Rio’s can-do mayor leads cleanup campaign

Eduardo Paes wants to clean up the beaches and improve the views, but bigger problems remain in Brazil’s biggest city

Speaking from the rooftop of a building on Rio de Janeiro’s beachfront, Alex Costa explains why he’s taking down billboards. “Our goal is to rid the city’s landscape of this dirt,” he says—“visual pollutants” that take away from views of the city’s white sand beaches and the deep green rainforests clinging to nearby mountainsides. Costa’s job—special secretary for public order—was created recently by Rio’s can-do mayor, Eduardo Paes. Outlawing billboards and the banner advertisements papering Rio’s downtown is Paes’s latest move in a crusade to clean up the city before the world comes to town, first for the 2014 FIFA World Cup, then for the Summer Olympics two years later.

Paes, who took office in 2008, has a big job ahead. Rio is as famous for its violence and urban chaos as it is for its beauty and extravagant Carnaval. He’s fighting back with a new “shock and order” campaign, ramping up enforcement of everything from parking on sidewalks (a common practice in Rio) to peeing in public. Even the city’s beaches have not been spared in his quest for order: officers in shorts and hats now monitor everything from coconuts to Coca Cola, banning the sale of fresh-cooked corn and shrimp on the beach, and halting any paddleball games that don’t end by the 5 p.m. cut-off. But Paes’s plan for Rio involves more than coconuts.

Brazil is riding a wave of confidence thanks to its booming economy and Rio, which has seen both private and public development flood the city’s downtown, is its showcase. Paes, drawing inspiration from the changes the Olympics brought to Barcelona, is undertaking a $4.5-billion revitalization of Rio’s port region and subway expansions. The city is also building a network of dedicated bus lanes to address its severe traffic problems, and a new, state-of-the-art control centre to track transport systems in a city of 14 million: carnival parades, garbage trucks and car crashes all appear on a giant display of screens.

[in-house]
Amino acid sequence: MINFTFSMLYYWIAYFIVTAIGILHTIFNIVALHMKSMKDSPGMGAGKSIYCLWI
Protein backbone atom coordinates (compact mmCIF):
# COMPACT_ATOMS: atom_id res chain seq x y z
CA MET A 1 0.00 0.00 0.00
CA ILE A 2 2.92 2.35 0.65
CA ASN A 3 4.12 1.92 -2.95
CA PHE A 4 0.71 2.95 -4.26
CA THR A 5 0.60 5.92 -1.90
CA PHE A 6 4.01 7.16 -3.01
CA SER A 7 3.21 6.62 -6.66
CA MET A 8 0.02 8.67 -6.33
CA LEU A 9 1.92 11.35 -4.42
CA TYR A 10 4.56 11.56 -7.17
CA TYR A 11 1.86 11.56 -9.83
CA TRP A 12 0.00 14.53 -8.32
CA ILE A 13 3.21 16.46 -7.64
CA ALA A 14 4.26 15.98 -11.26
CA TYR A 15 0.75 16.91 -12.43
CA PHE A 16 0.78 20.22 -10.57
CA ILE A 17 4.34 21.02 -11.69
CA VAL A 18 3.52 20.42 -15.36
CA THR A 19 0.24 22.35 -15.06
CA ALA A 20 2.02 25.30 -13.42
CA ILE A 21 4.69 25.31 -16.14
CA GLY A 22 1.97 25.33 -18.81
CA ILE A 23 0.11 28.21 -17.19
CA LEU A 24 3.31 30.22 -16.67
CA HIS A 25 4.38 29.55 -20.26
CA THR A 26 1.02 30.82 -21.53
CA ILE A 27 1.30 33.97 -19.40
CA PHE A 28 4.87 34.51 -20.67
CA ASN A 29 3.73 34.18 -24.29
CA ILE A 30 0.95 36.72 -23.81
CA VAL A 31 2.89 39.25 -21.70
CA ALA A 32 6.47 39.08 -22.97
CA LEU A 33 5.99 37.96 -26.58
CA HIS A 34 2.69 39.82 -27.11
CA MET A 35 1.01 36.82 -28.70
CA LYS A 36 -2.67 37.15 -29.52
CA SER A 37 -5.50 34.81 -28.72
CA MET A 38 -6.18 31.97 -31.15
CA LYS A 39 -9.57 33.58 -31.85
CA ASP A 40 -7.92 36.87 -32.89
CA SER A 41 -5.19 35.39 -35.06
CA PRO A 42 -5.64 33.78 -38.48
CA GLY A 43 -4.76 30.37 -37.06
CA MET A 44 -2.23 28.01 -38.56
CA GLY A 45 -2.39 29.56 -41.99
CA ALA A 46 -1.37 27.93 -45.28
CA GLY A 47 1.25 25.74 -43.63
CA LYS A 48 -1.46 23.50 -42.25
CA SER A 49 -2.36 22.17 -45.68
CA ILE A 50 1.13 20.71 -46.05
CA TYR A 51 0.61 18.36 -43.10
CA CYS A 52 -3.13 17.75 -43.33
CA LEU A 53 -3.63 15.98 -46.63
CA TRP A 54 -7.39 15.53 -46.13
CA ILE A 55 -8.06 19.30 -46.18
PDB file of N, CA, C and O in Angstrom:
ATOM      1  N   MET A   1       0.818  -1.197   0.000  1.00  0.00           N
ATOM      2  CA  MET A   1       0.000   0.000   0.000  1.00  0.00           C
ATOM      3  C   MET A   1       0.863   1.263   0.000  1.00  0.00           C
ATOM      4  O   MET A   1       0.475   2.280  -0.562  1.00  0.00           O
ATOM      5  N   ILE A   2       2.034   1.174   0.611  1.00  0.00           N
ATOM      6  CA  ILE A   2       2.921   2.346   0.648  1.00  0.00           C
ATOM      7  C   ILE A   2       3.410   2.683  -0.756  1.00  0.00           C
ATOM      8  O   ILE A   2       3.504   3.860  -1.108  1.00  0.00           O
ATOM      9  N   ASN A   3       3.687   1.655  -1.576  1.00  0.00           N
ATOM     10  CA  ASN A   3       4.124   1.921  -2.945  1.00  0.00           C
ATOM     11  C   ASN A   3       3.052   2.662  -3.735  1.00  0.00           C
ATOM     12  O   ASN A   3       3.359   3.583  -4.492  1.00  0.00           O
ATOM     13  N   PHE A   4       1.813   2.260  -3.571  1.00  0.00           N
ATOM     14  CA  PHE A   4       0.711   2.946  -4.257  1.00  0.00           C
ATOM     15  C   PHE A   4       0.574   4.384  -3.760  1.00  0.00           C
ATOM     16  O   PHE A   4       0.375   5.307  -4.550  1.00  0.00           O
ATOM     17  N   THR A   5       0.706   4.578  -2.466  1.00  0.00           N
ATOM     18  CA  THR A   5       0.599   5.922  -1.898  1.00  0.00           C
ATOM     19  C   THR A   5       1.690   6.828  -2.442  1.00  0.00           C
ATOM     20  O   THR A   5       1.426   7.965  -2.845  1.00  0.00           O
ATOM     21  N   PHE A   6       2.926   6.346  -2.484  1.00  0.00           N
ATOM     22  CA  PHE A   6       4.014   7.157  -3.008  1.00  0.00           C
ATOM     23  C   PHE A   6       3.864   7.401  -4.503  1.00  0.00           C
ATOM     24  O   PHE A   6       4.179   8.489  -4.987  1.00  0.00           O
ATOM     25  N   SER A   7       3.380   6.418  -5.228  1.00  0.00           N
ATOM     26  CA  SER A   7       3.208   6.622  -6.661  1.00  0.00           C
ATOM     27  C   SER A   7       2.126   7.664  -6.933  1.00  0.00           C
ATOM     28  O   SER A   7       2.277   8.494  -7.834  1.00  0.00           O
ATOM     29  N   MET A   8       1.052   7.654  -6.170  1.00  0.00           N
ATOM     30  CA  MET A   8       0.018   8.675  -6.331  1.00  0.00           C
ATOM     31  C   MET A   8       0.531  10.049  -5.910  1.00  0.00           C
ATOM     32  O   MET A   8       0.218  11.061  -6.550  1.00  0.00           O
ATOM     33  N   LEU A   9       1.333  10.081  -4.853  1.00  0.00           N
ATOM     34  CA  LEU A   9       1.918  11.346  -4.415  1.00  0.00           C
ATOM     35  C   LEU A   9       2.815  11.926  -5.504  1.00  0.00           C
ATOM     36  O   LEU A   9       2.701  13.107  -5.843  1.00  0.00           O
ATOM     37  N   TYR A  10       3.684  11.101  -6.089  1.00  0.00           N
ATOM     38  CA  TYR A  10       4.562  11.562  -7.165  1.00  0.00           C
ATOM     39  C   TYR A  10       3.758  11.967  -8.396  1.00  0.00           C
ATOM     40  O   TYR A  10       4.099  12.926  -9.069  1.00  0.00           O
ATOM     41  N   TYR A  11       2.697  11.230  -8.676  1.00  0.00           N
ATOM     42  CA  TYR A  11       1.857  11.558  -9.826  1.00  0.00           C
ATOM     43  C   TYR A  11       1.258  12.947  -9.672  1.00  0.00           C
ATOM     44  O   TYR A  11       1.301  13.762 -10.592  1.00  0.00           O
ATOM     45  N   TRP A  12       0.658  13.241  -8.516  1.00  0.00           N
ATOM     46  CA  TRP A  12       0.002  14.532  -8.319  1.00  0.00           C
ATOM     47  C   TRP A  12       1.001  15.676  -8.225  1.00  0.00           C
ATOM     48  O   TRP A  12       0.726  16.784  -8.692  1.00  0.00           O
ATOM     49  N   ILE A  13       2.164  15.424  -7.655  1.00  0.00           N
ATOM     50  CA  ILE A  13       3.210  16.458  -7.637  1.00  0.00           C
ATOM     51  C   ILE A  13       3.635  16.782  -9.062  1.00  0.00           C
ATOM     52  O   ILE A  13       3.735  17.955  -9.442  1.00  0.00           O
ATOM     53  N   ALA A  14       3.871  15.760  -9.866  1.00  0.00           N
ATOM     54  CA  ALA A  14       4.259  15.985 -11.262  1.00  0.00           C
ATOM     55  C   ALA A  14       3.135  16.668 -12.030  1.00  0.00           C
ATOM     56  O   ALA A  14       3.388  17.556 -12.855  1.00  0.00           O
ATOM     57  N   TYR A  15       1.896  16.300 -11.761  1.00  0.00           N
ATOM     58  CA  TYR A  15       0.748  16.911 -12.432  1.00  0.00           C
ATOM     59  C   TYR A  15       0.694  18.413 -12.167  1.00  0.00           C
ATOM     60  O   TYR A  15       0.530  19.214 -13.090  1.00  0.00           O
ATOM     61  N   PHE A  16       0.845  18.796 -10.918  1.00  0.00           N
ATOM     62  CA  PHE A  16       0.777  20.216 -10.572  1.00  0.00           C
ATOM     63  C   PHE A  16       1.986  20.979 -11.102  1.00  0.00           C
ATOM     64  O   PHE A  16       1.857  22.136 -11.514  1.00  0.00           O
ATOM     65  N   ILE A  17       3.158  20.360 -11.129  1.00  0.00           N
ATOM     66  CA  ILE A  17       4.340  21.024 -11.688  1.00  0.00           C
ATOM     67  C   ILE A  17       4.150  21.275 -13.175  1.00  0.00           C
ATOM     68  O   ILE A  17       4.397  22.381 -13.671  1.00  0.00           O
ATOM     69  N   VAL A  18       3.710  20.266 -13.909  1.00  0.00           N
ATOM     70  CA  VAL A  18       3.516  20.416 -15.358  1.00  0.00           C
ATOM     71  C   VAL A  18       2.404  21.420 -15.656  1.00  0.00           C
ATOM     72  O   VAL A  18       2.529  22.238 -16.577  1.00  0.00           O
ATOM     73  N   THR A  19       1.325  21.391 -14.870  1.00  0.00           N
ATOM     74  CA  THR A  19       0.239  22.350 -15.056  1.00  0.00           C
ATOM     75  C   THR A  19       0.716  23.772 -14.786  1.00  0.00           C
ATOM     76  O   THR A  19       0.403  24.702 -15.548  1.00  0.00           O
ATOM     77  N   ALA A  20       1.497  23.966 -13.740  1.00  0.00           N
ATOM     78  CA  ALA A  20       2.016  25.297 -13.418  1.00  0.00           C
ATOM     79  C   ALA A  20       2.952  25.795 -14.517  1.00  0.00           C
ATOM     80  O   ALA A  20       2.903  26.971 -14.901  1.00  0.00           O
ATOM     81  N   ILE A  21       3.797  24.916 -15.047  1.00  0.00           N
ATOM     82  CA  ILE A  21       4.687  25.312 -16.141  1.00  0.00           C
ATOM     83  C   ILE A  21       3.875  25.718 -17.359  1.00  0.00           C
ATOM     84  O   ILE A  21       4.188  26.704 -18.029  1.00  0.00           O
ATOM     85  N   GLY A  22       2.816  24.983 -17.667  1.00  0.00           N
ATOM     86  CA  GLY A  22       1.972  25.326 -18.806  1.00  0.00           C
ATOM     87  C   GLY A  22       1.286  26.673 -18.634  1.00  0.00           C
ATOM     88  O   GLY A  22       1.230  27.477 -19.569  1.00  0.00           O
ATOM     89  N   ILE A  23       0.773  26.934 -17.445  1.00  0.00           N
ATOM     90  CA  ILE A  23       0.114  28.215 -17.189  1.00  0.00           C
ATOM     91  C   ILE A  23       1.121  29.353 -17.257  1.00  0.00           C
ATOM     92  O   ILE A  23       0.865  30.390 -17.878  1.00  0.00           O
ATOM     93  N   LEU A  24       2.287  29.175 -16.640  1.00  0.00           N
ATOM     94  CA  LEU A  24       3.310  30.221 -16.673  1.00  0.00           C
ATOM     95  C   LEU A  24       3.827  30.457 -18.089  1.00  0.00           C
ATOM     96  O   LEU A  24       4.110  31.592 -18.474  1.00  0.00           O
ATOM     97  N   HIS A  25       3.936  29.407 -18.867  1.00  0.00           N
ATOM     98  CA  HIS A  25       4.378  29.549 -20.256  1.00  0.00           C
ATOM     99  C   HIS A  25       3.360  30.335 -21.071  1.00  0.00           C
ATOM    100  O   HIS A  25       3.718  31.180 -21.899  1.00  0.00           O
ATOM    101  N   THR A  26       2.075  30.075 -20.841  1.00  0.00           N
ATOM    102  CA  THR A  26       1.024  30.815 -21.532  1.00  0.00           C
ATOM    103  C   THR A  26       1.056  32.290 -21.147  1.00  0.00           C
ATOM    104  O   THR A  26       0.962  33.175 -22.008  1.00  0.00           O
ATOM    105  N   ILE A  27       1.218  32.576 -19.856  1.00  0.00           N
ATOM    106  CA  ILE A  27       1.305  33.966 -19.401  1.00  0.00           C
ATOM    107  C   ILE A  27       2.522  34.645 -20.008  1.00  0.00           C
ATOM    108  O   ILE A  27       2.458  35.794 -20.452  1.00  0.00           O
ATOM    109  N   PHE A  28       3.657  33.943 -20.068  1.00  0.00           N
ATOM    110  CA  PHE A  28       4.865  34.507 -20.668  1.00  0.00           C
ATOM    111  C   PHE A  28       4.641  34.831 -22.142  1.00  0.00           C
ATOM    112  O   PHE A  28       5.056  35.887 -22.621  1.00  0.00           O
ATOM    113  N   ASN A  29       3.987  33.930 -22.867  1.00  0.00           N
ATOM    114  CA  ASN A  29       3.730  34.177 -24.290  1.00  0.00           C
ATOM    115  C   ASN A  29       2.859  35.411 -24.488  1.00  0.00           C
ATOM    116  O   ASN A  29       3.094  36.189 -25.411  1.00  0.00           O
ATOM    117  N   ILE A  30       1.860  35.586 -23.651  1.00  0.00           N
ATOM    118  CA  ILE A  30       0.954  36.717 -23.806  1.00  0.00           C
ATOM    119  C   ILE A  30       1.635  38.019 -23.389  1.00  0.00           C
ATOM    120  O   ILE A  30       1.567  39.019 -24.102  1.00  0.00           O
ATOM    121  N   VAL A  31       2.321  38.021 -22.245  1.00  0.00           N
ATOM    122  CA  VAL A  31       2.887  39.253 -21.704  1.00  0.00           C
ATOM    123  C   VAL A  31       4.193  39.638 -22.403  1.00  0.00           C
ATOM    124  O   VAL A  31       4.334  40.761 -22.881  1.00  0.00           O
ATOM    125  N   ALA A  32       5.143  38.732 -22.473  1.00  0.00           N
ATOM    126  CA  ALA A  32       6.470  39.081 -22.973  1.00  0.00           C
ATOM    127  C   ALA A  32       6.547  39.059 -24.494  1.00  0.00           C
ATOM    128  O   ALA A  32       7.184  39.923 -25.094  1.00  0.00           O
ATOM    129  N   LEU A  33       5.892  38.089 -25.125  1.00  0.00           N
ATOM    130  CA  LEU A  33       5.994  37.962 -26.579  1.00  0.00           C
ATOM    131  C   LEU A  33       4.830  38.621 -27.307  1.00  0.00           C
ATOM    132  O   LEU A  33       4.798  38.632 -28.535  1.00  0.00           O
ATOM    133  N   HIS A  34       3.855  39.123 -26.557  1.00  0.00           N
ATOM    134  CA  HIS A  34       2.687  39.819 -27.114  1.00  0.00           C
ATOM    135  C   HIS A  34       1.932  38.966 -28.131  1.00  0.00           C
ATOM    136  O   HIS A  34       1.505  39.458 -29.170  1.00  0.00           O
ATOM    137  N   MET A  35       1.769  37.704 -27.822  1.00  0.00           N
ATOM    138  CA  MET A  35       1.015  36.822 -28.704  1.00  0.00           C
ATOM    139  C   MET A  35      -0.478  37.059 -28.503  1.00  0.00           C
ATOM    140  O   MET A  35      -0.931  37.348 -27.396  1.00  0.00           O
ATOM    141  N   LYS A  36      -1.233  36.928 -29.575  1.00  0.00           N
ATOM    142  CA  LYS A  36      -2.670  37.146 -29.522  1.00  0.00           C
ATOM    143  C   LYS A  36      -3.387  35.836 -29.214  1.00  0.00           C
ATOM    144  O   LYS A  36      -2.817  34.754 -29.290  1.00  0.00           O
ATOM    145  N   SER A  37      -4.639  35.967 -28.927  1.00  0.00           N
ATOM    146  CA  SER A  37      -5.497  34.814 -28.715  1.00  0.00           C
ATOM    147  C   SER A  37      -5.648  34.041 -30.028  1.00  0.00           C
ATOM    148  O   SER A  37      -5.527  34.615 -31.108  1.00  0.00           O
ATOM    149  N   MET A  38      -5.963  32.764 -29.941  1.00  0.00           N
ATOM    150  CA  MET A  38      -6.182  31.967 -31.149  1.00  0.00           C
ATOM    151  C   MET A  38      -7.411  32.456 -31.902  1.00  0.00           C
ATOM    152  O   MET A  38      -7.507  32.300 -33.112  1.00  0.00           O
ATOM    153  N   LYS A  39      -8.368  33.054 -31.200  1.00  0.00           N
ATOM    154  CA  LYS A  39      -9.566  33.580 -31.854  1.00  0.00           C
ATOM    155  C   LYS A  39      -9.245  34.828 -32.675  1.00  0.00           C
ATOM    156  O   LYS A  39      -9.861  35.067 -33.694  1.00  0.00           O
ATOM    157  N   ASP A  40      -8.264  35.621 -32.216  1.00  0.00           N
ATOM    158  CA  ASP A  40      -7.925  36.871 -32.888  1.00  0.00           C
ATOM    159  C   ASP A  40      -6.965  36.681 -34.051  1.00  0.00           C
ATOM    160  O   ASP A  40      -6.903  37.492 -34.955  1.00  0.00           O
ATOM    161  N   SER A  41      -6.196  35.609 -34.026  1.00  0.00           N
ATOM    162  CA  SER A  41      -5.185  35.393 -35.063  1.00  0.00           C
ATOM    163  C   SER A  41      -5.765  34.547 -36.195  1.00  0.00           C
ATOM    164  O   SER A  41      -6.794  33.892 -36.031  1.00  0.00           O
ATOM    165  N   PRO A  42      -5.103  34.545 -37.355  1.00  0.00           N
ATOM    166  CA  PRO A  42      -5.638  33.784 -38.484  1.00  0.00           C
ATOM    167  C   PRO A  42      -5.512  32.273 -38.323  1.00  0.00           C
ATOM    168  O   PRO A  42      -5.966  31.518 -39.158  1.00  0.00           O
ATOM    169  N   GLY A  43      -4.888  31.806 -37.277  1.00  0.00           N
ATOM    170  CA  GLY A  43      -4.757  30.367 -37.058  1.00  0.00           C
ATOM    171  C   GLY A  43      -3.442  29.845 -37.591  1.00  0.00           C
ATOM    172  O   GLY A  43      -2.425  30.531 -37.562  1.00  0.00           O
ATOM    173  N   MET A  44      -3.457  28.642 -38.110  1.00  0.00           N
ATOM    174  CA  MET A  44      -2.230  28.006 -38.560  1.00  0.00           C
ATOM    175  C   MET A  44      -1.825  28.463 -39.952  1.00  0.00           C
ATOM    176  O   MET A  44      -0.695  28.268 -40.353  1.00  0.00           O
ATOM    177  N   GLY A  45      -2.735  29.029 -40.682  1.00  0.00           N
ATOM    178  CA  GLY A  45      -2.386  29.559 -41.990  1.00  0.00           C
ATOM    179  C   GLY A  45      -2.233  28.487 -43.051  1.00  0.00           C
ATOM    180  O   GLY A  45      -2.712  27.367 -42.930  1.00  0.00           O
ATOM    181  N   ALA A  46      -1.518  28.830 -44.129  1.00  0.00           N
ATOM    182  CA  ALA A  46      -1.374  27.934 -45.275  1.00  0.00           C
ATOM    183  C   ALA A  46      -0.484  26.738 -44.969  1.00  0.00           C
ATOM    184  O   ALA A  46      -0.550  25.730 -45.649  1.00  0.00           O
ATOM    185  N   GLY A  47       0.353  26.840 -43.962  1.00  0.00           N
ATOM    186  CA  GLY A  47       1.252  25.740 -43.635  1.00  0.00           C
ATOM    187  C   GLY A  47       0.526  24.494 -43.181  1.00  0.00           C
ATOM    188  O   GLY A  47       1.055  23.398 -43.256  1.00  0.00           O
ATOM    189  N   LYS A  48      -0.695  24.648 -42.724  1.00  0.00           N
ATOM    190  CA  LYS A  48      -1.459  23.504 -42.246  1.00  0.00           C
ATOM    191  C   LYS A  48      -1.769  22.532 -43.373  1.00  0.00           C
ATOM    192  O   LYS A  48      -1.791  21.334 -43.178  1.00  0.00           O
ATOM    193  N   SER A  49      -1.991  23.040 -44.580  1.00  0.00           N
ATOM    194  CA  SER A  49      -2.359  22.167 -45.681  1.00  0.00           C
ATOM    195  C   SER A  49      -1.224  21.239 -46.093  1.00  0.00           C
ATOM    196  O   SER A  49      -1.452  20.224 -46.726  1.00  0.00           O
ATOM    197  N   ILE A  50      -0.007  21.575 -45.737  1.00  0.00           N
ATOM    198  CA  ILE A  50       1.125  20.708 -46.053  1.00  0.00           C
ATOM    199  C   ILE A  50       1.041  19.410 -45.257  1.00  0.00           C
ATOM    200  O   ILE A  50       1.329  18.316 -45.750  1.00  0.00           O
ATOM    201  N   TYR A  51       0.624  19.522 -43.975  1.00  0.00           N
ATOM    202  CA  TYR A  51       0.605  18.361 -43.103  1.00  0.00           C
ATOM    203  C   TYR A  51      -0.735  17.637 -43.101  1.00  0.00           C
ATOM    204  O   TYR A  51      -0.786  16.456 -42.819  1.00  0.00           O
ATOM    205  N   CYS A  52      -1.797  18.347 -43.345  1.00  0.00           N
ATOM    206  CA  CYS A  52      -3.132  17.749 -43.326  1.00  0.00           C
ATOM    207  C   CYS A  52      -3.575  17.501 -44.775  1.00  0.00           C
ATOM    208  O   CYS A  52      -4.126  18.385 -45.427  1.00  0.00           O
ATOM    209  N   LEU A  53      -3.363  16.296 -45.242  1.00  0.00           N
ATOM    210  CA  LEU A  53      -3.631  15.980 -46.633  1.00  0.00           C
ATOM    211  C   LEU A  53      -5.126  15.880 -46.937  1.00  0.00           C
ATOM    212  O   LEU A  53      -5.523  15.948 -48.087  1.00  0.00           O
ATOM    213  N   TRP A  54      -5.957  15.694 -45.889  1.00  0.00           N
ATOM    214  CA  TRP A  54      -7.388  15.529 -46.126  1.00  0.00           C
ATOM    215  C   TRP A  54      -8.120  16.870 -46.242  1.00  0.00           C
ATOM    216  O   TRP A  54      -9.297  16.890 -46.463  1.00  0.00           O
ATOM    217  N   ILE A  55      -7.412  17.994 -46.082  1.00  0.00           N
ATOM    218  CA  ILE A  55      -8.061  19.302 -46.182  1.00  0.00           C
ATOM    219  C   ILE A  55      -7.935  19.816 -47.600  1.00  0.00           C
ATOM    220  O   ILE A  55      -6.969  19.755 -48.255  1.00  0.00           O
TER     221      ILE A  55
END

Paes is not without critics. “He’s a superintendent, not an urbanist,” says opposition city councillor Andrea Gouvea Vieira. Paes talked about sustainability in a recent TED conference in California. But Vieira says less than half of Rio’s sewage currently gets treated; when it flows to local bodies of water, it causes floods and erosion, leading to landslides.

Paes won’t be able to do much to chip away at the city’s infamous violence, which is by some accounts Rio’s more serious blemish: policing is outside the mayor’s jurisdiction. None of these critiques, however, are likely to hurt the popular mayor in elections this October. “Some see his re-election as a given,” says José Paulo Martins, a political scientist at UniRio University. Paes’s approval ratings, he adds, are sky-high. Martins says voters value technocrat politicians like Paes who are able to deliver more than just a beautiful speech. Brazilians are counting on Paes to deliver the next Barcelona—not another Athens.

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